Tuesday, December 20, 2005

Panchachuli Women Weavers

Originally uploaded by dalbhat.
Last week I heard a talk given by a representative of Panchachuli Women Weavers cooperative who have made a name for themselves by making pure pashmina products.

In 1997 funds were received to start a training program for about 150 women in the villages around Almora to teach them spinning and weaving wool and natural fibers available locally as a sustainable form of employment. In order to empower the women of this area, who were used to toiling in fields and raising cattle and being dominated by menfolk, it was necessary to chalk out a program encompassing basic and advanced training, along with infrastructure and facilities for common production centers where women could work.

Training was imparted by master weavers from the tribal communities on the Indo-Tibet border where weaving of fine wool was a tradiational occupation. Although the program was first opposed by the men of the area, eventually the women gained the support of their families and with substantial income gains brought home by the women, the whole socio-economic dynamics of families and the community turned around. The women are truly empowered. Panchaculi women and their families, moreover, have been able to swing th evotes in favor of particular elected candidates.

By the end of 2000 there were 400 women trained in various skills and the Danny Kaye and Sylvia Fine Kaye Foundation provided the funds for importing sophisticated pashmina processing machines from Scotland, for building a complex comprising seven large weaving halls, rooms for spinnng and processing of wool, stores for raw materials and finished products, administrative offices and four buses to transport women from their villages to the production center and back.

Between 2000 and 2003 another 300 women were trained and Panchaculi became a brand name in the local market, domestically and abroad.

Panchachuli procures the bulk of its wool, namely pasmina and lambswool, from the highlands of Tibet where founder Ms. Mukti Dutta and women employees go trekking over in 22,000 ft. high passes to buy wool from Tibetan nomads around Lake Manasarovar and Mt. Kailash. They are officially recognized traders by both the Indian and Chinese governments, who have allowed them access to these restricted areas.

Women also work with nettle fiber and oak silk procured locally through traditional methods of growing and processing, and have plans to work with hemp fiber.

I was particularly impressed with the beauty of the natural colors, the soft texture and the delicately intricate weaves. This photo is a display at Sasha where the Panchchuli Women Weavers are currently exhibiting their products til Dec. 24.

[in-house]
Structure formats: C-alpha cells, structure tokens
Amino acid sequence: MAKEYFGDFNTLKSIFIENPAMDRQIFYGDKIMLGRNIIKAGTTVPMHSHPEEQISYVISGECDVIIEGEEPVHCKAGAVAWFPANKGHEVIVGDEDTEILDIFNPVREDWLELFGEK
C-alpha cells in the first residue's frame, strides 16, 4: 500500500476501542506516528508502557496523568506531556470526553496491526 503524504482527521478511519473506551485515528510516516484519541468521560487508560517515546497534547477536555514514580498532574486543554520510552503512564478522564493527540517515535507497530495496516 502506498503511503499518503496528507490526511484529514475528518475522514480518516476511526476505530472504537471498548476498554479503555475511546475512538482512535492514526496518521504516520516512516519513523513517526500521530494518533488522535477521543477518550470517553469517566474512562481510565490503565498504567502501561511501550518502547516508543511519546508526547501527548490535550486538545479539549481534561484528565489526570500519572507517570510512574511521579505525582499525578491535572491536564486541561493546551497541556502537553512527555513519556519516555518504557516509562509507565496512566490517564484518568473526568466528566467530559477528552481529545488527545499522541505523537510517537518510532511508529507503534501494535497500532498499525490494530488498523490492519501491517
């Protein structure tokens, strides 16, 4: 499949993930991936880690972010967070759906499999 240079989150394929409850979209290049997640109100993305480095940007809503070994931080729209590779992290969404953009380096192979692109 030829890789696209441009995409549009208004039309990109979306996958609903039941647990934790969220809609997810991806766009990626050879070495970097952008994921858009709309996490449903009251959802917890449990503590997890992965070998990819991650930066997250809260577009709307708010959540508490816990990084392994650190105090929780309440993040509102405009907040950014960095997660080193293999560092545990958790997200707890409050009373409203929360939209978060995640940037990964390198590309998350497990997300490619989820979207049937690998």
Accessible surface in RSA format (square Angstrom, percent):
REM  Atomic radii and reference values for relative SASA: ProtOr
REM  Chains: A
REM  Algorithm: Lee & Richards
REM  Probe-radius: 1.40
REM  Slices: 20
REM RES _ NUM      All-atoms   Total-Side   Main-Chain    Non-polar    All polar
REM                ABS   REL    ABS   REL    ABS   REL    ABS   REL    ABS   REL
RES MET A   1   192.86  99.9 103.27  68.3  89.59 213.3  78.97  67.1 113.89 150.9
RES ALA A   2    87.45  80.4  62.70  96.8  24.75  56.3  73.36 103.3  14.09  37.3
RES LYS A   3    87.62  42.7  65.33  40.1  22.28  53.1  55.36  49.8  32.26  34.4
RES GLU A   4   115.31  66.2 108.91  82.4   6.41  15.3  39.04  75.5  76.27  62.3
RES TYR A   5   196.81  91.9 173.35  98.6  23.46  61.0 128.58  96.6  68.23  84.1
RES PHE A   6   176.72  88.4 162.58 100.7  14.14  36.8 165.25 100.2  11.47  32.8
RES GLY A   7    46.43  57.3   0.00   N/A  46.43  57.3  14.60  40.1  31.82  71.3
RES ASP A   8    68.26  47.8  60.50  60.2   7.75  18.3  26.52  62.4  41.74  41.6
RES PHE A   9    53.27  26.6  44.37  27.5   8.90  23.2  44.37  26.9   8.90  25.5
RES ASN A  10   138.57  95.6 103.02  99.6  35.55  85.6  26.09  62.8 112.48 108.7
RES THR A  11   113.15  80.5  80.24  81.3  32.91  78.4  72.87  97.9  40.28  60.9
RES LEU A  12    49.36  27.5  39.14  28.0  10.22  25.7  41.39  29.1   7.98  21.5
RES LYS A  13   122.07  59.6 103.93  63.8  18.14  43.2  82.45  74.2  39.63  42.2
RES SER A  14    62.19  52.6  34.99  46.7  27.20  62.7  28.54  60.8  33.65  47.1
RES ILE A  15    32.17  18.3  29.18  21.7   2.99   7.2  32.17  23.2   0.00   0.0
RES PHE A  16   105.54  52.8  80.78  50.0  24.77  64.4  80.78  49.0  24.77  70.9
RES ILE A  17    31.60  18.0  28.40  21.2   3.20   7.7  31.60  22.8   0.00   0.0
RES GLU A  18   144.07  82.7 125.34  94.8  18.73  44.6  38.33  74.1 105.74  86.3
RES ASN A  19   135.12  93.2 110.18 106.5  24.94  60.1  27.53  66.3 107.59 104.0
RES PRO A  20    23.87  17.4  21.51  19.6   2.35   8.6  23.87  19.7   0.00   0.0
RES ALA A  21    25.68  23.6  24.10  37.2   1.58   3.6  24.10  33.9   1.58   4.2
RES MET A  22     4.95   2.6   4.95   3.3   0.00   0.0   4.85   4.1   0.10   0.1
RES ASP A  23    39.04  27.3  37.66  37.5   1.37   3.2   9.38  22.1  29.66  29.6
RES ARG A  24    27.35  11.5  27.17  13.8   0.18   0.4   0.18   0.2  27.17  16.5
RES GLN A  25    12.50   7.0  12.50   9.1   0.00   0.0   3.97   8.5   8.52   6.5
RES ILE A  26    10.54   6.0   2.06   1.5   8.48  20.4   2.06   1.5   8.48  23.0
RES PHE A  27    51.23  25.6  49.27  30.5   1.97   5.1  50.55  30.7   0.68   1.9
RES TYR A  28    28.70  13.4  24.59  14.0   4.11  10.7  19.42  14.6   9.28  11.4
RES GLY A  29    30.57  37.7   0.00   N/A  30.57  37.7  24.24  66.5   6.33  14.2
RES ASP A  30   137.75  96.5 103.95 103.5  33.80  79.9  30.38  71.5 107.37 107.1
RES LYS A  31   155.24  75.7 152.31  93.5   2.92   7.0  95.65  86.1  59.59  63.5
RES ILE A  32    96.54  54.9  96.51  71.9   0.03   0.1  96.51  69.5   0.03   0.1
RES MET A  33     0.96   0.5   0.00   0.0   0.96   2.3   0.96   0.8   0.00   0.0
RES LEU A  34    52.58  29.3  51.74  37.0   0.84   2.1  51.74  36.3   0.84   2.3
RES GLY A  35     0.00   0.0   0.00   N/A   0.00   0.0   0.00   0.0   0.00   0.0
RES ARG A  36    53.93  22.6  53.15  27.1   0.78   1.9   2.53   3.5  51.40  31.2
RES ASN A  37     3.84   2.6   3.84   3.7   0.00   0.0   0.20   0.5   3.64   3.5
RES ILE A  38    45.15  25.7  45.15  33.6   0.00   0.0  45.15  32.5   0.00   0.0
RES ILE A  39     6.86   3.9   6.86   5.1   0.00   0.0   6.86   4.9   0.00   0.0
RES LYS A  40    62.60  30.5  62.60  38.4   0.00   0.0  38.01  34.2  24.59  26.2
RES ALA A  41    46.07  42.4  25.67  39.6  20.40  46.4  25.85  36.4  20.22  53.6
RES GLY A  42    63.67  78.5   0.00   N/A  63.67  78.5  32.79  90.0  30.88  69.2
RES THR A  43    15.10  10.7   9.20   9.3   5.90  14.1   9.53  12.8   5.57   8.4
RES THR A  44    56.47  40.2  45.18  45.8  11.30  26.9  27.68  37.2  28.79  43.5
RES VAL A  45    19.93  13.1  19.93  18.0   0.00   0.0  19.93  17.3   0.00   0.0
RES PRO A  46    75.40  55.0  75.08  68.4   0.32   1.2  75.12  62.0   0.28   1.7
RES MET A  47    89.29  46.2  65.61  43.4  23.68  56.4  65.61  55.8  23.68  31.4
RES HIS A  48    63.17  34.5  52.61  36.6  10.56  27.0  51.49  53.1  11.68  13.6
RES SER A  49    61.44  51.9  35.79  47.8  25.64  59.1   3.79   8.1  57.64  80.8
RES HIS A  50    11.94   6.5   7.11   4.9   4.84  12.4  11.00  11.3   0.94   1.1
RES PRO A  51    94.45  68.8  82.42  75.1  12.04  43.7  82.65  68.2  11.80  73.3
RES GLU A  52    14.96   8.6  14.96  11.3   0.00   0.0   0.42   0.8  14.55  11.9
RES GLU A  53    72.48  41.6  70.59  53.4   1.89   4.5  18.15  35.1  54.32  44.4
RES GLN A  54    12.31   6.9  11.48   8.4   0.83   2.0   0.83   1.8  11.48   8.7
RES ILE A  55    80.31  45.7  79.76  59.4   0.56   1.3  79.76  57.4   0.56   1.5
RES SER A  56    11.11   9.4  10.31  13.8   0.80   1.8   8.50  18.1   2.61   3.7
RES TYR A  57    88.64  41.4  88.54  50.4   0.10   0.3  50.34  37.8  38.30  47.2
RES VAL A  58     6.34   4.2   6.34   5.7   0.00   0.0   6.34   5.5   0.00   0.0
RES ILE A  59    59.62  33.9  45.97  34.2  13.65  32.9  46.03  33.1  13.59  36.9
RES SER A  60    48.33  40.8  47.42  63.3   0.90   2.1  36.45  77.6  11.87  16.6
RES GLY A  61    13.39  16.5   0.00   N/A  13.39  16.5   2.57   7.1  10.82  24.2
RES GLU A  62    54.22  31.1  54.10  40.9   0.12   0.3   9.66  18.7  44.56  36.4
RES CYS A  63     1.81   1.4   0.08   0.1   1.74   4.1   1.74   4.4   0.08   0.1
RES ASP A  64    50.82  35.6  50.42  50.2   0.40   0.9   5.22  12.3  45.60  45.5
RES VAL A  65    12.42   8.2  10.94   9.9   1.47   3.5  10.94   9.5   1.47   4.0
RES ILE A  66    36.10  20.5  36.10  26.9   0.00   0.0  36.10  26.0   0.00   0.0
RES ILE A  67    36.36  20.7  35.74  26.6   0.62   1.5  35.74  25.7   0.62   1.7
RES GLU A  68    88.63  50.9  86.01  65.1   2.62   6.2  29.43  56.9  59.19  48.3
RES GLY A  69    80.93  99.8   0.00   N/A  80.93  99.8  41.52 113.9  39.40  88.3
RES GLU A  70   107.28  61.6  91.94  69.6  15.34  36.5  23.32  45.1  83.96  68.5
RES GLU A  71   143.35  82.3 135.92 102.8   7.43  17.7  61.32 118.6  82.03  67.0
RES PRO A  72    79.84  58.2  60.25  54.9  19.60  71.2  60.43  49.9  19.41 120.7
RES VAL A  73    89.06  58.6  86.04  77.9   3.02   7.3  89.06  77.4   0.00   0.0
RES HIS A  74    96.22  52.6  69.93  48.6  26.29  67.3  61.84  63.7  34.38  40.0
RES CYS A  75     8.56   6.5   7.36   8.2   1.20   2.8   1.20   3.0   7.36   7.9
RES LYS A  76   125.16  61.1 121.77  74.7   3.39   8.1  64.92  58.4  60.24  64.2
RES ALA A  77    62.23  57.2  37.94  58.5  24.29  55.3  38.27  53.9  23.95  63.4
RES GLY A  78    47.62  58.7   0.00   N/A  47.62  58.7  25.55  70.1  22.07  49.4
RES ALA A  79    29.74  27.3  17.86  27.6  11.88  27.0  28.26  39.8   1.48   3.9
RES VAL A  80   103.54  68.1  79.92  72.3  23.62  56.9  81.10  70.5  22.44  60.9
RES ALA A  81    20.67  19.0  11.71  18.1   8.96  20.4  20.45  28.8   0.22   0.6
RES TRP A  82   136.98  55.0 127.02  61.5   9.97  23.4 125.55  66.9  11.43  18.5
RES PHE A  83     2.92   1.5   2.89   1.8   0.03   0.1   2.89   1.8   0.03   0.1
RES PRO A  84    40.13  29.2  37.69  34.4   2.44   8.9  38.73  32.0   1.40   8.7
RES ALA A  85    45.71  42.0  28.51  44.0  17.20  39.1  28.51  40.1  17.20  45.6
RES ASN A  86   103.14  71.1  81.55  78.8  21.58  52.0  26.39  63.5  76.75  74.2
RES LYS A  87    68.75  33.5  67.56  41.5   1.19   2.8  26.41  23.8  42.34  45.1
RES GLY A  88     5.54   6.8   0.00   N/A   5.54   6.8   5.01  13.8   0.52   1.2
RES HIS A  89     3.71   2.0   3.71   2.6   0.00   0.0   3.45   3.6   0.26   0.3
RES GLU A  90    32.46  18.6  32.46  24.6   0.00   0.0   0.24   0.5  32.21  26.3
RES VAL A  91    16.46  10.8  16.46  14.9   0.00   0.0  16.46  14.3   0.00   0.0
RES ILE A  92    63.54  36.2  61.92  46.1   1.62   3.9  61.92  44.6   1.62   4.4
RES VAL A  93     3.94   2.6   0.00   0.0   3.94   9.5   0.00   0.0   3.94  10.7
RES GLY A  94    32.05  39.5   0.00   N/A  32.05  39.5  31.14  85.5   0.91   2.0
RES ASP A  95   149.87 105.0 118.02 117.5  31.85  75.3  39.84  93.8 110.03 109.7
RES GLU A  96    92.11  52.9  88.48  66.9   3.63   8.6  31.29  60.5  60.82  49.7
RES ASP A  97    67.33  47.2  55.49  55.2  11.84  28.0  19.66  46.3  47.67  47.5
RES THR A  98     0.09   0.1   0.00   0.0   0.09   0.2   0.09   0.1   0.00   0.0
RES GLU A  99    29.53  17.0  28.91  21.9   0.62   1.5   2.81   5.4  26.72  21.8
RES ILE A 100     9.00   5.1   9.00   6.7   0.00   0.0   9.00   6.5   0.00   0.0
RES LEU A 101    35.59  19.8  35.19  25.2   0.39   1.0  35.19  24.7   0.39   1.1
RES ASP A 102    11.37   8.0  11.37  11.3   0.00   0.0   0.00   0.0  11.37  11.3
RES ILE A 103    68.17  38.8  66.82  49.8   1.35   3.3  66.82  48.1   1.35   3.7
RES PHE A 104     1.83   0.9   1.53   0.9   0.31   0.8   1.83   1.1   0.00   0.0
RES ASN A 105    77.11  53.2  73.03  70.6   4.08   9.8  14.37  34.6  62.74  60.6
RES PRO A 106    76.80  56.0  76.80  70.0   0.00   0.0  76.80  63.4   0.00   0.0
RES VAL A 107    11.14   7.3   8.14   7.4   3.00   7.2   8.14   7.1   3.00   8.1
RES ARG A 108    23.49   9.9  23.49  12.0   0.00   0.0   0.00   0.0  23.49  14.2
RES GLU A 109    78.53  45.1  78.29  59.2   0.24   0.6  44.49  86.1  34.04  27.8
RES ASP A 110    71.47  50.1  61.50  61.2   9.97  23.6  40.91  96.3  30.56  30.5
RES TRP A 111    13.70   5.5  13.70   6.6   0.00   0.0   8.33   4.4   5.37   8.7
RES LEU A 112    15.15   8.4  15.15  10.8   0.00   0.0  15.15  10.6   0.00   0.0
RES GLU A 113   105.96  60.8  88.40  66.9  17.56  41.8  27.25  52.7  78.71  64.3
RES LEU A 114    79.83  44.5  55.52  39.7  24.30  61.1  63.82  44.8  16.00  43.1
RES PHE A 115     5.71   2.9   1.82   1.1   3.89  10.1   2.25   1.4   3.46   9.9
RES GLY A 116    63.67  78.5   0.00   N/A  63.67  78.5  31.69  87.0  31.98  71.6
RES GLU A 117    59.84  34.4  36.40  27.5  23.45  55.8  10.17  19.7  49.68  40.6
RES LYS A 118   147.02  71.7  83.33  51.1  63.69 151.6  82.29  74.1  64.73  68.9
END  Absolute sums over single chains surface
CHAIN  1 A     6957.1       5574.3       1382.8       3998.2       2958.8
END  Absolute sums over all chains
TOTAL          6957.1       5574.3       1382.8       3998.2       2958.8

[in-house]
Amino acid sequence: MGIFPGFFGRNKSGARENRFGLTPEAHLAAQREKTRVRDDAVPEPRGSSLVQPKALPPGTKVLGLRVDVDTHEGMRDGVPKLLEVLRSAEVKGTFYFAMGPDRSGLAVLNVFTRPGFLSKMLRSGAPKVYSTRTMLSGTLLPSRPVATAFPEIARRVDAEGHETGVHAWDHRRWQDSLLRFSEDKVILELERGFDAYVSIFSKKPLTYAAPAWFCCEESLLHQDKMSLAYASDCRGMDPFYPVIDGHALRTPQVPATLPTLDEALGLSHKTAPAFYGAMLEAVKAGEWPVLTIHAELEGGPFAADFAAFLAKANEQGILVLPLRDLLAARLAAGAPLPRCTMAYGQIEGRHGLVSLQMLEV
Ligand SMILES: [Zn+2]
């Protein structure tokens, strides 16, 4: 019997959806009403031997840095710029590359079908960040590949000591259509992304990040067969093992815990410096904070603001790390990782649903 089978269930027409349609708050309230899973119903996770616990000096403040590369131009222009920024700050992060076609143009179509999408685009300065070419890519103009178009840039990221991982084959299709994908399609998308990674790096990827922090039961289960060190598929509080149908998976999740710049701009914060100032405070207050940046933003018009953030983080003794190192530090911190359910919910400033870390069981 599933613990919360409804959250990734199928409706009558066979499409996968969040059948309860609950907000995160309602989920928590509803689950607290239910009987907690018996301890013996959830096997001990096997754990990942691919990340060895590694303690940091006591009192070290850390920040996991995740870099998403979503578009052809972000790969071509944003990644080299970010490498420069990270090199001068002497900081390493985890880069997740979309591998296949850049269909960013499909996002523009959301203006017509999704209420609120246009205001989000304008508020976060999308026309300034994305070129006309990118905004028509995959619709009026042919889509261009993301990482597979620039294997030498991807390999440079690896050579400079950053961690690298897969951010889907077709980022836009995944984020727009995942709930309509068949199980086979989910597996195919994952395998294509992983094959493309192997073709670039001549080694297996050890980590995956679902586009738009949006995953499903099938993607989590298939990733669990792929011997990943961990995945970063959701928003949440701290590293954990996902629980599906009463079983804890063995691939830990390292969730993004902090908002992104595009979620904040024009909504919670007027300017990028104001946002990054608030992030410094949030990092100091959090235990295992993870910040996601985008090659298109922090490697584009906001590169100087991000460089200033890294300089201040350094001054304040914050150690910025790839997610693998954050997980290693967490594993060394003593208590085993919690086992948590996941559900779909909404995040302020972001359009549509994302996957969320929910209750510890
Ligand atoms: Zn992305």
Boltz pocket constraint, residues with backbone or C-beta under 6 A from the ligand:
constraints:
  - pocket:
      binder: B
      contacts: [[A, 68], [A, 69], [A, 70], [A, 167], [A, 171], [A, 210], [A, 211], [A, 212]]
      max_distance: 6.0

Monday, December 19, 2005

Merry Christmustard!

Originally uploaded by dalbhat.
Close your eyes and look inside yourself. There you will find the gift you can give to your friends and your community...and the world.

But in the meantime, it's time to play Secret Santa gift exchange at Mustard Seeds Library!! While sipping hot cocoa, kids exchanged small gifts with their friends and sang Christmas songs. In the evening we took it out on the streets, doing two rounds of carols in the parks of our apartment complex -- It certainly was not a silent night.

Saturday, December 10, 2005

Time to focus

Originally uploaded by dalbhat.
Around this time of year, one starts thinking about winding up the year that's finished and planning what to do next year. Recently I wrote up a short statement about Mustard Seeds that explains to a certain extent what we are trying to achieve here. I'd like to share it with all our fellow mustard seeds!

Mustard Seeds is a conceptual project for community-based action on a small scale started by Maura Hurley and Gautam Basu in a suburb of Kolkata, India. The name comes from the mustard seed spice which is an important ingredient in regional Bengali cooking. Although it is a very tiny seed, it gives a potent and delicious flavor to dishes that just wouldn't taste the same without it. Mustard Seeds aims to do small-scale, peopel-to-people projects that connect those living inside and outside Kolkata.

Mustard Seeds began in 1997 with the help of friends and family outside of India who donated books and financial contributions. The very first project was setting up a children's library and activity space in one room of their flat for young people in the neighborhood. With school and study pressure being so high in Kolkata, children feel happy to come to the library and browse through the book collection, go wild with paints, write a poem, do a craft project, or have a story read to them. The library has organized coloring contests, poster contests with environmental themes, visits to local social welfare projects, and always has a big Earth Day celebration in April. Children help maintain a small garden space, Malancha, that used to be a garbage heap and raise funds for a children's rehabilitation center in south Kolkata, RCFC.

Besides the library, Mustard Seeds self-published a children's book entitled To the Local Bazaar with a simple story that uses illustrations by a traditional story scroll artist from the village of Medinipur. Sales of this book and the postcard set that was also printed give a little more support to this artist and her family. More books that use traditional artwork are set to be published too. Mustard Seed also creates outlets for some of the budding fair-trade producer groups in Kolkata to sell their products while at the same time spreading the story of women's and rural development issues in this region.

Among various projects, currently Mustard Seed members sell jams and pickles for Ankur Kala, a women's center in Kolkata that trains destitute women to become skilled and self-empowered. Greeting cards made by physically and mentally challenged individuals at Silence and Asha Niketan, two organizations that work to make people with disabilities lead more independent. lifestyles, are also available at the library as well as cards from SUCHANA, The Uttor Chandipur Early Learning Group located outside of Shantiniketan. Profits go right back to the groups that produce them to sustain their important work.